22/05/2017 16:28 BST

Crossrail Route Takes Shape On Screen In 'The Fifteen Billion Pound Railway'

It's a race against time to complete the new route.

The final preparations for the opening of London’s new Crossrail route is being revealed in a new documentary.

BBC Two’s The Fifteen Billion Pound Railway: The Final Countdown follows engineers and construction workers on the new route across London.

The first section of the Elizabeth Line between Liverpool Street and Shenfield has already opened, albeit under the branding of TFL Rail.

PA Archive/PA Images
The countdown is on to the opening of the new Crossrail route

The documentary follows those responsible for making sure the trains are able to run according to schedule - but the clock is ticking as the rollout of the new trains for the line is set to begin this month.

The two-part series, which airs at 9pm on Monday 22 and 29 May, features footage of the works digging the tunnels, laying the platforms and making sure stations are ready for what could be London’s most complex construction project to date.

We take a look at everything you need to know about the new route...

What does the Crossrail route map look like?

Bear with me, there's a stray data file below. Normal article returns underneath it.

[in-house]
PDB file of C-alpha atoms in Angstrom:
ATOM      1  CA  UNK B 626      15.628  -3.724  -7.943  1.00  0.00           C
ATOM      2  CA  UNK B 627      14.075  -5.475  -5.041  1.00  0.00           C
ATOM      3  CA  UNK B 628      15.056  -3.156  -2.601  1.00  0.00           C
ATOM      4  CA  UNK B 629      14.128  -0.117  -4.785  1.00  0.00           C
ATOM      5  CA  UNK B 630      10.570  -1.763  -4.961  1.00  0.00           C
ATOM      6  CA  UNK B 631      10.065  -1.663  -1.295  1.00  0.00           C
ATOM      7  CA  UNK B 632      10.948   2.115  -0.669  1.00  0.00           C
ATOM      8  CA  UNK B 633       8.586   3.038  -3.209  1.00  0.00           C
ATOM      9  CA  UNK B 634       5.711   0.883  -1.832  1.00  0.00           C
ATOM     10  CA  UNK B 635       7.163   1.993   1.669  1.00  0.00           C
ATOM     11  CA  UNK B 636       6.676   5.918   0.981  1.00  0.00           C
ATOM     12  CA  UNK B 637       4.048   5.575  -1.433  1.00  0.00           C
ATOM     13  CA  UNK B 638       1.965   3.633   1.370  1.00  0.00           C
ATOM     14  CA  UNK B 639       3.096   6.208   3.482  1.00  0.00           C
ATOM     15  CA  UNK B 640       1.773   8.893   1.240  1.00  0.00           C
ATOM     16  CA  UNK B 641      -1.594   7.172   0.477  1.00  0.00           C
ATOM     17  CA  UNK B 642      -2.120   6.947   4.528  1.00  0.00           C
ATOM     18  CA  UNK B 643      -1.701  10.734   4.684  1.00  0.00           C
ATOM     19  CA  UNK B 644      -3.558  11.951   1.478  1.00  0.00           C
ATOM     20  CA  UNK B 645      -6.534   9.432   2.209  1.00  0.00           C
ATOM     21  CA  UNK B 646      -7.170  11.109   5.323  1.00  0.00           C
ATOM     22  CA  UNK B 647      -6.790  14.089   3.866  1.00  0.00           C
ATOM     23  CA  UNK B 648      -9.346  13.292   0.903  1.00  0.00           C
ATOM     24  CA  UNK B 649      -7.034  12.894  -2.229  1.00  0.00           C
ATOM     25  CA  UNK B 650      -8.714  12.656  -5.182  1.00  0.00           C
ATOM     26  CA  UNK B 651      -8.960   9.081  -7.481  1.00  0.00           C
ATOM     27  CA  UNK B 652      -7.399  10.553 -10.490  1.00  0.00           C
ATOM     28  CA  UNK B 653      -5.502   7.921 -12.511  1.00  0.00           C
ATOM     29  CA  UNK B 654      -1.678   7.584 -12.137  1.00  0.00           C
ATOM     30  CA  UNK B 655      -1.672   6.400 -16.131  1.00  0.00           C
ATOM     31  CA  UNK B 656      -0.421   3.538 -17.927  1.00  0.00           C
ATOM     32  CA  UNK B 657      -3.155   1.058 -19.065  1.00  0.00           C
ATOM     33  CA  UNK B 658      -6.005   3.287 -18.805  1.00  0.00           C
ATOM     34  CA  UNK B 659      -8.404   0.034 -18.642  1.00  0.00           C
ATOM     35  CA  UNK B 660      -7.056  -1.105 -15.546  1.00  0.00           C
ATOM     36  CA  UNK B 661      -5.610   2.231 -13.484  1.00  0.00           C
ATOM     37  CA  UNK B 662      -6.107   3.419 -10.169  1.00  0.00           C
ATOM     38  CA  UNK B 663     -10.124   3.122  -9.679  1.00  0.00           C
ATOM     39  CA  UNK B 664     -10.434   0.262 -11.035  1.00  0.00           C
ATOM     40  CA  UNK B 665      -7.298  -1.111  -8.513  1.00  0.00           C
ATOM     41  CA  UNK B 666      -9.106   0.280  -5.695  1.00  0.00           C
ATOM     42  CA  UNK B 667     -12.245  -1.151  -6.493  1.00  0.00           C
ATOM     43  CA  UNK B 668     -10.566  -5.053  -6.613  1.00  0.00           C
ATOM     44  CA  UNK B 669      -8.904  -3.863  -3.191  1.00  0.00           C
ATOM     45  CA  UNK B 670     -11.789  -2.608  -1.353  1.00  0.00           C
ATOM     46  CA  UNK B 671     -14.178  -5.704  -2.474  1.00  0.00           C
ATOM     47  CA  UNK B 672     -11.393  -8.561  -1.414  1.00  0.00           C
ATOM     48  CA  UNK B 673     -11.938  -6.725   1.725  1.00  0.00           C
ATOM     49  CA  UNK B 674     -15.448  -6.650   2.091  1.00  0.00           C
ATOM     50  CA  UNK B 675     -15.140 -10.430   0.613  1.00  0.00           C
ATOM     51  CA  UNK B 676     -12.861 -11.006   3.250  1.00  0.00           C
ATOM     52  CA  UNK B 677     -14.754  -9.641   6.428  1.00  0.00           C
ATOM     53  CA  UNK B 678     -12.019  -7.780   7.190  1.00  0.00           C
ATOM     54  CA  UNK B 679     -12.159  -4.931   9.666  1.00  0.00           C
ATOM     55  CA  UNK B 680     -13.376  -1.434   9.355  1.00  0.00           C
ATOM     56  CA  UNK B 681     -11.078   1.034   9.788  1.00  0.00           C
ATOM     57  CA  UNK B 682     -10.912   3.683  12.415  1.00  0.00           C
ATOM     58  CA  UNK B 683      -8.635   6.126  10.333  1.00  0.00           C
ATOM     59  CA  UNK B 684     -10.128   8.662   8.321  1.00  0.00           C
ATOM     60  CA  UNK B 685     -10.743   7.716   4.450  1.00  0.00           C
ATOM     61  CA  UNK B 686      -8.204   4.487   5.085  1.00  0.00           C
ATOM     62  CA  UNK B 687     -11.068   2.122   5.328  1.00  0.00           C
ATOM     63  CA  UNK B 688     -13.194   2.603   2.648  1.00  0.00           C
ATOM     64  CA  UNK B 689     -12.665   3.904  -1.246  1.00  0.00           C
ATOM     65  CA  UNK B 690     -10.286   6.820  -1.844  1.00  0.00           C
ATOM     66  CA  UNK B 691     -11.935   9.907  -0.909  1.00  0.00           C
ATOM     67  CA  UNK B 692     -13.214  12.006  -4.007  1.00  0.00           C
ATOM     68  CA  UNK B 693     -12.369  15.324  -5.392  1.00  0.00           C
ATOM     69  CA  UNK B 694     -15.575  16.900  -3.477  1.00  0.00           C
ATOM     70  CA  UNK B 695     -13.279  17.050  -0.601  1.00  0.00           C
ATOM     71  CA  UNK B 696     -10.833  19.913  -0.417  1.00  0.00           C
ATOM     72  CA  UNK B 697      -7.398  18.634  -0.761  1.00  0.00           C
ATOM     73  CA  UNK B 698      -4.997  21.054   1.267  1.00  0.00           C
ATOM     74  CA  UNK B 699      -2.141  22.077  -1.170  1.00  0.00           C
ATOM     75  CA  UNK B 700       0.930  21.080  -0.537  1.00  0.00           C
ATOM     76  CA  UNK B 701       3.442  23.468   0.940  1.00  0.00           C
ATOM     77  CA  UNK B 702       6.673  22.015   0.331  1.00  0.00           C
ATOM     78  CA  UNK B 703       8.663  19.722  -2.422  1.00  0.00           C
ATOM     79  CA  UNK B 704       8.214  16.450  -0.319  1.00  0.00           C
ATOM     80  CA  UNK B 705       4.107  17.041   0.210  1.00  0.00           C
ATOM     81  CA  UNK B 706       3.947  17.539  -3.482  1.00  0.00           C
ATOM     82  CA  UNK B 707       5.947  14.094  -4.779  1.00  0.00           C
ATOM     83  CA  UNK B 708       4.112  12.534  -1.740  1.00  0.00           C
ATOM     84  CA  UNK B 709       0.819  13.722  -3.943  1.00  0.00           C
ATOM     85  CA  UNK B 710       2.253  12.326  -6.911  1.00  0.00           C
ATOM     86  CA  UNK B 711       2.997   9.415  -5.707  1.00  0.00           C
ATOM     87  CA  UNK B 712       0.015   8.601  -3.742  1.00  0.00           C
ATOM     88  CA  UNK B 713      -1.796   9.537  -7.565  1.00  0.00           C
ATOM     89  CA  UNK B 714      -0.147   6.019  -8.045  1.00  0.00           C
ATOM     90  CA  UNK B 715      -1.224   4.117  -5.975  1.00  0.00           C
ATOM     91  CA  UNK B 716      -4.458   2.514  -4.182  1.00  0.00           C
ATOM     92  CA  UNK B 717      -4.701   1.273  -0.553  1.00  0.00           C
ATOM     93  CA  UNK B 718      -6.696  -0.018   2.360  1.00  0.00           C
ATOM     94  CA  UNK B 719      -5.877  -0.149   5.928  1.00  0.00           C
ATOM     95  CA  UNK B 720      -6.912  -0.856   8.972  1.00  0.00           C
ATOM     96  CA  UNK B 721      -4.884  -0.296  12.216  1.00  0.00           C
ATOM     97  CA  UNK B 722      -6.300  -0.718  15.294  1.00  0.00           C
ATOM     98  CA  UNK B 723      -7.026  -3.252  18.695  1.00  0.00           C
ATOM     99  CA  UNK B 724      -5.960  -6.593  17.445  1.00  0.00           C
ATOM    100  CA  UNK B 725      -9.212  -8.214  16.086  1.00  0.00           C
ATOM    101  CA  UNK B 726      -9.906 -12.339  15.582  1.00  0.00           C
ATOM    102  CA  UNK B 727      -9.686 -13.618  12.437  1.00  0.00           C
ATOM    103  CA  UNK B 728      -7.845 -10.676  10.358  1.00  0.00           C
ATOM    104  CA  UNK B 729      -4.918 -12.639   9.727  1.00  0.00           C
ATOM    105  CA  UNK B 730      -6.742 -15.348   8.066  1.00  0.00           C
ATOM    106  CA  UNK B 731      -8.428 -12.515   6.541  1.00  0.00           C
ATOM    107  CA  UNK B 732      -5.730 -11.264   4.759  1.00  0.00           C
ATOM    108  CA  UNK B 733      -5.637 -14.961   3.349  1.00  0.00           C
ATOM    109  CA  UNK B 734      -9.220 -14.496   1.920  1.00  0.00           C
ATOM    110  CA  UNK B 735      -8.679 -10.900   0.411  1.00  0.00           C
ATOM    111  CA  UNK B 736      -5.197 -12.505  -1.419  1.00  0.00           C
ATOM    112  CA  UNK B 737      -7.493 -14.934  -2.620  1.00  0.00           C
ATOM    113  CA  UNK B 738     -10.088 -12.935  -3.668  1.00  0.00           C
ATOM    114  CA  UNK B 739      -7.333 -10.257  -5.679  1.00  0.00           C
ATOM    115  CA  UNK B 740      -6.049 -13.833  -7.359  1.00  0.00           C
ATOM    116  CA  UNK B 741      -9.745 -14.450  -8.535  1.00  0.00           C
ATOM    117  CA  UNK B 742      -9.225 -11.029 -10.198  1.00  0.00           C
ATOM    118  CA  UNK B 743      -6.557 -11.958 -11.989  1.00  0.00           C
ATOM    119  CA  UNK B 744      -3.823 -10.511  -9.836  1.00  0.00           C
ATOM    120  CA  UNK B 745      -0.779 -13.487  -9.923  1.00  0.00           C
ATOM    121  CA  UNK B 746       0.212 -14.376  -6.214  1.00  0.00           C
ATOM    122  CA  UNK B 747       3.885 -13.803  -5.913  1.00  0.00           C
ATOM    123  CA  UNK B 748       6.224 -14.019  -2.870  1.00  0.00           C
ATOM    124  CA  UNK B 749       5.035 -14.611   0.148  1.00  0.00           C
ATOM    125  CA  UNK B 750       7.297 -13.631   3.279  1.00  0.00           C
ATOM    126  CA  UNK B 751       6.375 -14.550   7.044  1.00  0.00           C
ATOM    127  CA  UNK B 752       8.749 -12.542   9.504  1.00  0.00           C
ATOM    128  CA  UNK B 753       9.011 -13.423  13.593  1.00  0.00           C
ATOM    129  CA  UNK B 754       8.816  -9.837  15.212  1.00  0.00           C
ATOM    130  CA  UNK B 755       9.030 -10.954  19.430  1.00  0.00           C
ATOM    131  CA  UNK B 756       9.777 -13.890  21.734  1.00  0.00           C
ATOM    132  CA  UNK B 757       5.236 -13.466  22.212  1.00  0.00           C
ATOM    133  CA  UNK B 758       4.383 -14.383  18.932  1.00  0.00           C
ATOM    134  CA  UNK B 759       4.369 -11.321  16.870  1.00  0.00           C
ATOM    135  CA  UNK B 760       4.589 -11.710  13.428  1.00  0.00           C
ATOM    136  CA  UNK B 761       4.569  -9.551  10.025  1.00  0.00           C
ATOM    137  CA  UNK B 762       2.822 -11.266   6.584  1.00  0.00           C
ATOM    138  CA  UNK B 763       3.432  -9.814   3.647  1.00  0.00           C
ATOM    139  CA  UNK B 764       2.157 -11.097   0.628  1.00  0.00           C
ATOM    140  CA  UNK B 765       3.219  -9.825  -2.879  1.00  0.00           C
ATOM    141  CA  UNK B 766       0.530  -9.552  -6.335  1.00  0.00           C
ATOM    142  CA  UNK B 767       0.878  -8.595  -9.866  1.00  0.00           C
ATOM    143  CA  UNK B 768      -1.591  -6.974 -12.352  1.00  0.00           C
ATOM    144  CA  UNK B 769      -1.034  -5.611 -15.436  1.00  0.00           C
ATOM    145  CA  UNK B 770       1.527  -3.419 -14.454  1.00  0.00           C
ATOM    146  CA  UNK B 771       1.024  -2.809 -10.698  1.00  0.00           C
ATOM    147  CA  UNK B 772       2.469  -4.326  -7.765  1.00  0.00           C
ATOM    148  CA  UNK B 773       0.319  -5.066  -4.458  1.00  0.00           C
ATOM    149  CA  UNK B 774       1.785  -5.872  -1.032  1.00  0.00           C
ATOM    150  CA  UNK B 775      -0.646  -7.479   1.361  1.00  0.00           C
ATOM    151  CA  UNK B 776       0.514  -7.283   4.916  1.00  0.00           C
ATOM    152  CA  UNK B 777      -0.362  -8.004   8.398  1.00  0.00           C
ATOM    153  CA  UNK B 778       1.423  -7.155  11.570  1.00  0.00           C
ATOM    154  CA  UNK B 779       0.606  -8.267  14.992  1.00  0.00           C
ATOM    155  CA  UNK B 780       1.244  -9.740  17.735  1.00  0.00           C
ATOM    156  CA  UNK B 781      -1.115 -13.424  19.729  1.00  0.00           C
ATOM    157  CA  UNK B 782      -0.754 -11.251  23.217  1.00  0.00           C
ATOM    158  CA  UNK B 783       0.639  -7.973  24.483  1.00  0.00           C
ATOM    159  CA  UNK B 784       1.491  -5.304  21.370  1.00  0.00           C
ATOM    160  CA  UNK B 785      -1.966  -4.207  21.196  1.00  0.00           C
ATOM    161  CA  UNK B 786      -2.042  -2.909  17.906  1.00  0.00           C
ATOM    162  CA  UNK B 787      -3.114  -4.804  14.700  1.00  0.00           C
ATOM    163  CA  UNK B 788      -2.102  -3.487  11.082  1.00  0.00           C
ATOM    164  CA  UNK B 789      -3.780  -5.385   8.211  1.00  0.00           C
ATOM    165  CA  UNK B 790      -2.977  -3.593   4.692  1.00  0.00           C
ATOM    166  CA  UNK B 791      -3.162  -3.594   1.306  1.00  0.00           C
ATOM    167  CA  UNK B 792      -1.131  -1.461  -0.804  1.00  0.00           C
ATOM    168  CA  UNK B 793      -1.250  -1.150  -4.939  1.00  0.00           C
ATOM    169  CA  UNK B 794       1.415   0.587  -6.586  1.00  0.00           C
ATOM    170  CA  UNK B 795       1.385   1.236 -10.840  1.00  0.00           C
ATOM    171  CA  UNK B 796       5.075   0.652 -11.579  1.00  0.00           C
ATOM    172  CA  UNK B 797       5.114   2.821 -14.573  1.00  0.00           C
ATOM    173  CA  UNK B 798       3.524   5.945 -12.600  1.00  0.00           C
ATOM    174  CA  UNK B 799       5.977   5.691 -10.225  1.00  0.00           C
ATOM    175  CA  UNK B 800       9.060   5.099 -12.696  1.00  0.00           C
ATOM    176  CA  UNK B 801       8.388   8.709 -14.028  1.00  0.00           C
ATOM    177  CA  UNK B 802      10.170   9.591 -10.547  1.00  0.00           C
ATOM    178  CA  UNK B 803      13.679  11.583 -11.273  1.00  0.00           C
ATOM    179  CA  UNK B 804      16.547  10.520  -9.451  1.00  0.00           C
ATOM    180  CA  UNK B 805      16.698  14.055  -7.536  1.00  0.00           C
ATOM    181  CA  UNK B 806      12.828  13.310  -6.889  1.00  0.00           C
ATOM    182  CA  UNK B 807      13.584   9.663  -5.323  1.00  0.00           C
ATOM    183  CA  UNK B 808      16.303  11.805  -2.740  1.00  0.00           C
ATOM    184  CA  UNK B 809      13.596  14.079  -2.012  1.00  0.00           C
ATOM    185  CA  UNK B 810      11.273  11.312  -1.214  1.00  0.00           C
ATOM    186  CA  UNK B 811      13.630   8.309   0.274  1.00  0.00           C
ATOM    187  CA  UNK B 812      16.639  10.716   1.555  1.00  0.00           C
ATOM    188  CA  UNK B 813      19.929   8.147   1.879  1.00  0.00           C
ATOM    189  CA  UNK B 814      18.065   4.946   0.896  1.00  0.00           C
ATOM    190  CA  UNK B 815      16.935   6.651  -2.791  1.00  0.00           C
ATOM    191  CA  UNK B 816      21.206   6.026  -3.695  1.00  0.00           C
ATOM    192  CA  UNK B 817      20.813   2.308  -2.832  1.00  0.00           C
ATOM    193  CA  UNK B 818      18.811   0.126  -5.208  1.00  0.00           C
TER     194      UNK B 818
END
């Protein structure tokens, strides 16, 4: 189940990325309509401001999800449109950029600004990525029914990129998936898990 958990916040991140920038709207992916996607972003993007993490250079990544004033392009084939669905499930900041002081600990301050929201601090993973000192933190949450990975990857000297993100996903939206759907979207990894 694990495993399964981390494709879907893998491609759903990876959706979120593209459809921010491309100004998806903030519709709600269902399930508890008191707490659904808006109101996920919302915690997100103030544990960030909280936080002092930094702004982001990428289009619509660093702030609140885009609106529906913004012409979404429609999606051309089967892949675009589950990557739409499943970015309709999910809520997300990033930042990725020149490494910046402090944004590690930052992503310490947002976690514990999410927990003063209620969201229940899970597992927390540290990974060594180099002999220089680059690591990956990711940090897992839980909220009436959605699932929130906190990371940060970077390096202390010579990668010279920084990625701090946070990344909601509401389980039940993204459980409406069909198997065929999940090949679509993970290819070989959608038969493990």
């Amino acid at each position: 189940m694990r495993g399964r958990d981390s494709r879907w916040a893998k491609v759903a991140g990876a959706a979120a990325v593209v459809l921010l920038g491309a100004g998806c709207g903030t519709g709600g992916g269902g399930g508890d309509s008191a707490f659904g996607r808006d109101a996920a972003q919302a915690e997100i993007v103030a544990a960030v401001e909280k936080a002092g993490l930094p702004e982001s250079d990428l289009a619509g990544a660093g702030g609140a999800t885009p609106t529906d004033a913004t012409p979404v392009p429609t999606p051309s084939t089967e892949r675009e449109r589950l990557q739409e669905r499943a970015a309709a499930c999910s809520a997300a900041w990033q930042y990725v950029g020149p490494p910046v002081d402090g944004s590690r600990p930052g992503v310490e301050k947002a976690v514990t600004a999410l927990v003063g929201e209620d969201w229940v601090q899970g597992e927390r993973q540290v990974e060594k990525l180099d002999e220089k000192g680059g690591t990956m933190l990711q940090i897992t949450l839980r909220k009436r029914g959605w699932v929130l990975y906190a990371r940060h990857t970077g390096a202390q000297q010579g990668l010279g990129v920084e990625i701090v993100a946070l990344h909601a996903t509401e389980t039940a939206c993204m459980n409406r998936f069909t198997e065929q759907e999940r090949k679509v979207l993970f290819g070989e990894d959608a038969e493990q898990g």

Click here for a bigger version
Click here for a bigger version
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When does Crossrail open?

May 2017: The first new train enters passenger service.

May 2018: TfL Rail service opens between Paddington (National Rail) and Heathrow Terminal 4, replacing the existing Heathrow Connect service and part of the Great Western inner suburban service.

December 2018: The Elizabeth line opens between Paddington and Abbey Wood.

May 2019: The Elizabeth line extends from Shenfield to Paddington.

December 2019: The Elizabeth line is fully open, extending to Reading and Heathrow Terminal 4.

What will the new Crossrail stations look like?

The new stations have a far more futuristic feel compared to traditional Tube stations.

An artist's impression of the new station at Bond Street
The new Crossrail station at Paddington

Click here for a look at full set of pictures of the new stations.

What will the new Crossrail trains look like?

The fleet of 66 Class 345 trains, built by Bombardier in Derby, will begin operating on the route from May 2017.

Here’s a sneak peek of what they look like...

PA Archive/PA Images
A new train developed for the Crossrail project

How often will trains run?

Crossrail has produced this guide on how frequently services will run:


Why is it called the Elizabeth Line?

The new route has been named after our very own Queen Elizabeth.

It is actually the second subterranean line to be named after her, the first being the Jubilee Line in honour of her silver jubilee in 1977.